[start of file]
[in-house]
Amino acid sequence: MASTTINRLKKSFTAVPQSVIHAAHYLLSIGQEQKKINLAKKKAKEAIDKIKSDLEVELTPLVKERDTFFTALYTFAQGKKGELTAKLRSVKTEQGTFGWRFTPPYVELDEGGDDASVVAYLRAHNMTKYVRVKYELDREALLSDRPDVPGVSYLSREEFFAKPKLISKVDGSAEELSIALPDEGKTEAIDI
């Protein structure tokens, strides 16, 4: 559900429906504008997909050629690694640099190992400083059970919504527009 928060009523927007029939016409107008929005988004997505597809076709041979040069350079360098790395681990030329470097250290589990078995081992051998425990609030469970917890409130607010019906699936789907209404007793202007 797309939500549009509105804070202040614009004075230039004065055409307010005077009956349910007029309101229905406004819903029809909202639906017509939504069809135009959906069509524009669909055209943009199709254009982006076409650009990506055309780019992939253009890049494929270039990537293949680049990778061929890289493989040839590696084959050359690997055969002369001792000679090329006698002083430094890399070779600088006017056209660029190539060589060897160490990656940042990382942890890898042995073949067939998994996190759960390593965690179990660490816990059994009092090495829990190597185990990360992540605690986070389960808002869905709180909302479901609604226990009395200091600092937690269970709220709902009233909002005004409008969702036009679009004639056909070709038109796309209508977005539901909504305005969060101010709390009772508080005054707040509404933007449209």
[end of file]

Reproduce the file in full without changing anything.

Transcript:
[in-house]
Amino acid sequence: MASTTINRLKKSFTAVPQSVIHAAHYLLSIGQEQKKINLAKKKAKEAIDKIKSDLEVELTPLVKERDTFFTALYTFAQGKKGELTAKLRSVKTEQGTFGWRFTPPYVELDEGGDDASVVAYLRAHNMTKYVRVKYELDREALLSDRPDVPGVSYLSREEFFAKPKLISKVDGSAEELSIALPDEGKTEAIDI
């Protein structure tokens, strides 16, 4: 559900429906504008997909050629690694640099190992400083059970919504527009 928060009523927007029939016409107008929005988004997505597809076709041979040069350079360098790395681990030329470097250290589990078995081992051998425990609030469970917890409130607010019906699936789907209404007793202007 797309939500549009509105804070202040614009004075230039004065055409307010005077009956349910007029309101229905406004819903029809909202639906017509939504069809135009959906069509524009669909055209943009199709254009982006076409650009990506055309780019992939253009890049494929270039990537293949680049990778061929890289493989040839590696084959050359690997055969002369001792000679090329006698002083430094890399070779600088006017056209660029190539060589060897160490990656940042990382942890890898042995073949067939998994996190759960390593965690179990660490816990059994009092090495829990190597185990990360992540605690986070389960808002869905709180909302479901609604226990009395200091600092937690269970709220709902009233909002005004409008969702036009679009004639056909070709038109796309209508977005539901909504305005969060101010709390009772508080005054707040509404933007449209």